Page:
Experiment Metrics

Running a search pipeline against an evaluation dataset to check if the results it returns are accurate is called an experiment.

Understanding the Metrics

Every time you run an experiment, it outputs metrics you can use to measure your pipeline's performance. There are different metrics for information retrieval and question answering pipelines. Here's an explanation of what they tell you:

Metrics for Information Retrieval Pipelines

Recall

Recall measures how many times the correct document was among the retrieved documents over a set of queries. For a single query, the output is binary: the correct document is either among the retrieved documents or not.

Over the entire dataset, a recall score is a number between zero (no query retrieved the proper document) and one (all queries retrieved the correct documents).

If there are multiple correct documents for one query, the metric recall_single_hit measures if at least one of the correct documents is retrieved, and the metric recall_multi_hit measures how many correct documents for one query are retrieved.

The recall is affected by the number of documents that the retriever returns. The fewer documents returned, the more difficult it is to retrieve the correct documents. Ensure that you set the retriever's top_k parameter to an appropriate value in the pipeline that you are evaluating.

Mean Reciprocal Rank (MRR)

MRR is the position (rank) of the first correctly retrieved document. It does this to account for the fact that a query elicits multiple responses of varying relevance.

MRR can be a value between zero (no matches) and one (the system retrieved a correct document for all queries as the top result).

Mean Average Precision (mAP)

mAP is the position of every correctly retrieved document. It can be a value between zero (no matches) and one (the system retrieved correct documents for all top results).

This metric is handy when there is more than one correct document to be retrieved.

Normalized Discounted Cumulative Gain (NDCG)

NDCG is a ranking performance measure that focuses on the relevant document's position in search results. It counts the relevancy of each document, then sums up all the positions of the relevant documents and normalizes the result.

NDCG is a float number between 0.0 and 1.0, where 1.0 is the perfect score.

Precision

Precision tells you how precise the system is. It counts how many of all retrieved documents were relevant to the query. For example, if the system retrieves 40 documents and 30 are relevant, its precision is 30/40 = 3/4.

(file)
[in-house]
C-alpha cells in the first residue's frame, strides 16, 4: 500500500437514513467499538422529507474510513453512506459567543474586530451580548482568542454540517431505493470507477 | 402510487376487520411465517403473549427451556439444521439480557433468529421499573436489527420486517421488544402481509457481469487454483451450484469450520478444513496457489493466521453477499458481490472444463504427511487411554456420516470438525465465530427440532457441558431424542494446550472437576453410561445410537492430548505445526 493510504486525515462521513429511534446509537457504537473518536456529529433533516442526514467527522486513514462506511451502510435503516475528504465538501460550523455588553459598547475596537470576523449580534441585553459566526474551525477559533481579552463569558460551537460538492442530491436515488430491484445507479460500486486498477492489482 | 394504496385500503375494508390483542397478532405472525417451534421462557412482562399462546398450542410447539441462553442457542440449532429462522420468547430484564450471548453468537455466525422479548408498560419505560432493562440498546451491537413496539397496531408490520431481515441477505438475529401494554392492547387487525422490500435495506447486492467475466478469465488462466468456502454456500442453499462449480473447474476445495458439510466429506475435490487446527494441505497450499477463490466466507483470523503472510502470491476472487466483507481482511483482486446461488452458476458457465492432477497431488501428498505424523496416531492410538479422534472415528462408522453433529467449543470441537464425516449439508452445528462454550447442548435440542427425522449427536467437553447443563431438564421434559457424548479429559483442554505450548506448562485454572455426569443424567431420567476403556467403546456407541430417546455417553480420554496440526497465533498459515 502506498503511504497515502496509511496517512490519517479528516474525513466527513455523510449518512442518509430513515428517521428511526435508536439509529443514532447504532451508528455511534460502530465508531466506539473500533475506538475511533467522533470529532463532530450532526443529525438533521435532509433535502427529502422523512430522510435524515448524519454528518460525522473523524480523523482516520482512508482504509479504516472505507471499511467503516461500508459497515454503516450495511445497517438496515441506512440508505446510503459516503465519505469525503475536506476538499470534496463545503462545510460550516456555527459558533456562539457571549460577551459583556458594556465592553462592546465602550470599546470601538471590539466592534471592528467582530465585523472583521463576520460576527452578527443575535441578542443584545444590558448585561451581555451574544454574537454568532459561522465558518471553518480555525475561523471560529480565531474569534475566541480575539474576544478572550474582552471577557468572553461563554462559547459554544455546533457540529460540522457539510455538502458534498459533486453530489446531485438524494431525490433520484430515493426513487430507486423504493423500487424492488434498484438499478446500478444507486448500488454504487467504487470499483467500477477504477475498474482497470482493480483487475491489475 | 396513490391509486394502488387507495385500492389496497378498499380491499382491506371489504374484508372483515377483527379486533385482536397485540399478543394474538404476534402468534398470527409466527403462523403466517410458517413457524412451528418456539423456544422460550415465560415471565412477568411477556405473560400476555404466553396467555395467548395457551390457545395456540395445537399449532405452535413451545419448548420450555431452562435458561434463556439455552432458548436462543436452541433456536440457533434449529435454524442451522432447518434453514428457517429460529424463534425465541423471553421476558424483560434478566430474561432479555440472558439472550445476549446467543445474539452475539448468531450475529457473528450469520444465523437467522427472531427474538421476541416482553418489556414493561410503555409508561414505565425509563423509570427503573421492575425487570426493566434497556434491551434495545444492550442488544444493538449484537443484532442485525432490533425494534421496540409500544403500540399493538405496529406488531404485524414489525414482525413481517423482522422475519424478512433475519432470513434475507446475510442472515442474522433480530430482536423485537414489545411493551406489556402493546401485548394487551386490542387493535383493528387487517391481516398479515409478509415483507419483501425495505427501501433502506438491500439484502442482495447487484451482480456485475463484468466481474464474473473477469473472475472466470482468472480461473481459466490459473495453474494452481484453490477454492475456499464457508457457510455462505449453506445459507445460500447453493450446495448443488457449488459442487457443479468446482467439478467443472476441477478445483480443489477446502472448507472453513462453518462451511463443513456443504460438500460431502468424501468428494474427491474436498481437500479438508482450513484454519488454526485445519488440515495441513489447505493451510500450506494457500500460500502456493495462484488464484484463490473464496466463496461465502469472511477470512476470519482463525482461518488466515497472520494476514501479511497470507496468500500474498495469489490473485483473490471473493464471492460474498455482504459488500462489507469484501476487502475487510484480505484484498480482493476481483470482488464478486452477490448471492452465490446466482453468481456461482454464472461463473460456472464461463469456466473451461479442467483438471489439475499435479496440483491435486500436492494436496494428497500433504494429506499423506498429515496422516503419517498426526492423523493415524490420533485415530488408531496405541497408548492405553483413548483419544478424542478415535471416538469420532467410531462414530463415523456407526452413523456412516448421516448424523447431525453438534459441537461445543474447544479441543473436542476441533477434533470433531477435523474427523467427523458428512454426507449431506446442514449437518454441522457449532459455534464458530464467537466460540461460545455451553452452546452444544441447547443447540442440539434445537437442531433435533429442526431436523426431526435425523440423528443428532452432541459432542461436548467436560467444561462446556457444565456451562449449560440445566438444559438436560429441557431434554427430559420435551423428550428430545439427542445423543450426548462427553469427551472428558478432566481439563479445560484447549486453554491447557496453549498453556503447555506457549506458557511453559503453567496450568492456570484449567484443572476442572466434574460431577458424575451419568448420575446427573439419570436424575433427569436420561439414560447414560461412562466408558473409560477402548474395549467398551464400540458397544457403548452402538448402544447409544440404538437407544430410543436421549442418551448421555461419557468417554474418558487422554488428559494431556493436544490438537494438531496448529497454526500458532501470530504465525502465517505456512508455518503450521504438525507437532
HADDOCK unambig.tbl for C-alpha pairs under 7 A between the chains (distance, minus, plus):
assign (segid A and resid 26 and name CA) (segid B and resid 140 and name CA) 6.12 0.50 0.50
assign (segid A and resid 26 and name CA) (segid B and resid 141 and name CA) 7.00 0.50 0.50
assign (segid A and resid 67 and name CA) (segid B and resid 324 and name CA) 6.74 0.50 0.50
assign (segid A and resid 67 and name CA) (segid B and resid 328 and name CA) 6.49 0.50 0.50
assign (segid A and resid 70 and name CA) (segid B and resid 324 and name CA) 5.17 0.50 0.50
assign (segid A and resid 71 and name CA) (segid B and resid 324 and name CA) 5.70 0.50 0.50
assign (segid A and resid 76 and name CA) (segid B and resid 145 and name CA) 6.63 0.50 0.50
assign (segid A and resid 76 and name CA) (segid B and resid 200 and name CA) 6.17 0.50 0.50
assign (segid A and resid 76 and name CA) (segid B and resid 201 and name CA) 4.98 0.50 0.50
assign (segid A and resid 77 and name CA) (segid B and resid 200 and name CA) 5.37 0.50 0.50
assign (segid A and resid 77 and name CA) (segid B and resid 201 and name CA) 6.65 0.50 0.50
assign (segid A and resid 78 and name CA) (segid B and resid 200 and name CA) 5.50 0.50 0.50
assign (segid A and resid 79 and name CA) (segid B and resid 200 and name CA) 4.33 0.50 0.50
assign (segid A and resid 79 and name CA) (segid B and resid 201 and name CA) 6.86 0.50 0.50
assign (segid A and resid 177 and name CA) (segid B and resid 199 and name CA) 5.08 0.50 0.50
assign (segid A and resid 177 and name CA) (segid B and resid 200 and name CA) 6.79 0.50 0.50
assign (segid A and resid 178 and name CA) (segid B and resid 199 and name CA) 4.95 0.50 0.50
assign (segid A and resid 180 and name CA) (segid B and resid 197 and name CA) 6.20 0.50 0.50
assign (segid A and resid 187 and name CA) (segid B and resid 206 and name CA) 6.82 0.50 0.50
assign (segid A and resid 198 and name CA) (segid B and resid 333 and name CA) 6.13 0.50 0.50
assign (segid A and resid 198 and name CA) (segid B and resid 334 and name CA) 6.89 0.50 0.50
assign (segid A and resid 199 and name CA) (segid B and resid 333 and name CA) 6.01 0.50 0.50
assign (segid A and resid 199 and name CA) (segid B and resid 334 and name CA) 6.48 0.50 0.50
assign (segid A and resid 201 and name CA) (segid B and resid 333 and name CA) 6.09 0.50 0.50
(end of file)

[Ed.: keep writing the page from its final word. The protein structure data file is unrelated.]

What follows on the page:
Metrics for Question Answering Pipelines

Exact Match (EM)

An exact match measures the proportion of cases where the predicted answer is identical to the correct answer. For example, for the annotated question-answer pair What is Haystack? + A question answering library in Python, even a predicted answer like A Python question answering library would yield a zero score because it does not match the expected answer 100%.

F1

The F1 score is more forgiving and measures the word overlap between the labeled and the predicted answer. Whenever the EM is 1, F1 is also 1.

Semantic Answer Similarity (SAS)

SAS uses a transformer-based, cross-encoder architecture to evaluate the semantic similarity of two answers rather than their lexical overlap. SAS is particularly useful for seeking out cases where F1 doesn't give a good indication of the validity of a predicted answer.

Integrated and Isolated Evaluation

There are two ways in which the nodes in your pipeline are evaluated: how they perform in the pipeline (integrated evaluation) and how they perform in isolation (isolated evaluation).

The Experiment Details page shows metrics for both integrated and isolated evaluation.

Integrated Evaluation

In integrated evaluation, a node is evaluated based on the actual output of the pipeline compared with the expected output. It's worth remembering that in integrated evaluation, a node receives the predictions from the preceding node as input, so the performance of the preceding node affects the node you're evaluating. For example, when evaluating a reader in a pipeline, you must remember that it returns results based on the documents it received from the retriever. If the retriever fetches the reader wrong documents, the reader's performance will be poor.

Isolated Evaluation

In isolated evaluation, a node receives only the documents that contain the answers as input. So, the isolated evaluation shows how the node performs if it gets the perfect input from the preceding node.
Isolated evaluation is currently only possible for readers.

How to Make Sense of It

The two types of evaluation can give you a hint of which node to improve. Suppose a reader performs poorly in integrated evaluation but shows good performance in isolated evaluation. In that case, it means there's something wrong with the input it receives, and you should improve your retriever.

If the results from both evaluation types don't differ that much, you may need to improve the reader to achieve better results.